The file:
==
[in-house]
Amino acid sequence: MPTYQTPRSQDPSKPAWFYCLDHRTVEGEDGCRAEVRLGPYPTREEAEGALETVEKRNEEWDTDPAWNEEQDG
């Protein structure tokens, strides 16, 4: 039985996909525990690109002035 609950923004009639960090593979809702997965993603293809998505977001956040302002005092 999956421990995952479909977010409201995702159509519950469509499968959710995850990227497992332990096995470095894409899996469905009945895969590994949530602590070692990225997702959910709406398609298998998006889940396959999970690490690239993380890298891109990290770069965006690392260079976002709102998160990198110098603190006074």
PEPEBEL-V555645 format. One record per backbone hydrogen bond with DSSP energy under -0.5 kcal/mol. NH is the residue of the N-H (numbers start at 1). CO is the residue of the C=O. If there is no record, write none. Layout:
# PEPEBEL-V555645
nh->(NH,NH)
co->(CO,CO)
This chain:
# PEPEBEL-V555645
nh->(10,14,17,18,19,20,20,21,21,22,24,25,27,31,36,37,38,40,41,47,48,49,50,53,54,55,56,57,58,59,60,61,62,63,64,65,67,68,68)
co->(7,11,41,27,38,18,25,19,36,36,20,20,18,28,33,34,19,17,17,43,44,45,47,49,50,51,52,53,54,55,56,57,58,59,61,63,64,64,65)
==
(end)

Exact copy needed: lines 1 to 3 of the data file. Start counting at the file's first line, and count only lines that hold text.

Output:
[in-house]
Amino acid sequence: MPTYQTPRSQDPSKPAWFYCLDHRTVEGEDGCRAEVRLGPYPTREEAEGALETVEKRNEEWDTDPAWNEEQDG
């Protein structure tokens, strides 16, 4: 039985996909525990690109002035 609950923004009639960090593979809702997965993603293809998505977001956040302002005092 999956421990995952479909977010409201995702159509519950469509499968959710995850990227497992332990096995470095894409899996469905009945895969590994949530602590070692990225997702959910709406398609298998998006889940396959999970690490690239993380890298891109990290770069965006690392260079976002709102998160990198110098603190006074």